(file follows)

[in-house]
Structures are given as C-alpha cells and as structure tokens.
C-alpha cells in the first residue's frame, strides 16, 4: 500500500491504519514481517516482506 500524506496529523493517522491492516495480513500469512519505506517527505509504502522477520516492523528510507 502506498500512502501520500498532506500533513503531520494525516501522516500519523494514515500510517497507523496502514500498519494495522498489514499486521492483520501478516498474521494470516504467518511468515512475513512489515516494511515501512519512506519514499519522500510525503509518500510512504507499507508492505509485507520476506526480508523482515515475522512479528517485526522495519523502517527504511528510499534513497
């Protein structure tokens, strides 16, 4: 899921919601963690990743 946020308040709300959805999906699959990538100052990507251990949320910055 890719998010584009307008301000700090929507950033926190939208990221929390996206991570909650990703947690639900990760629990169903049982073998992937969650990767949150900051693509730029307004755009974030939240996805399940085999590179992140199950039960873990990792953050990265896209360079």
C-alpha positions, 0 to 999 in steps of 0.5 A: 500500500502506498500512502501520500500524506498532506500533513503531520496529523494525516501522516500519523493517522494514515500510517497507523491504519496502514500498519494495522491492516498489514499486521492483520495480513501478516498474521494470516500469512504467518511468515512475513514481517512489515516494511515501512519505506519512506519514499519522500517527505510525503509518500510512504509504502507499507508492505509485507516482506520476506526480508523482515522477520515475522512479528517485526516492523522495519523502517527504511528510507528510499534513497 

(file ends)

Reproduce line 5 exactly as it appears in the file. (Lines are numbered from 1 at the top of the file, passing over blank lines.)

C-alpha positions, 0 to 999 in steps of 0.5 A: 500500500502506498500512502501520500500524506498532506500533513503531520496529523494525516501522516500519523493517522494514515500510517497507523491504519496502514500498519494495522491492516498489514499486521492483520495480513501478516498474521494470516500469512504467518511468515512475513514481517512489515516494511515501512519505506519512506519514499519522500517527505510525503509518500510512504509504502507499507508492505509485507516482506520476506526480508523482515522477520515475522512479528517485526516492523522495519523502517527504511528510507528510499534513497 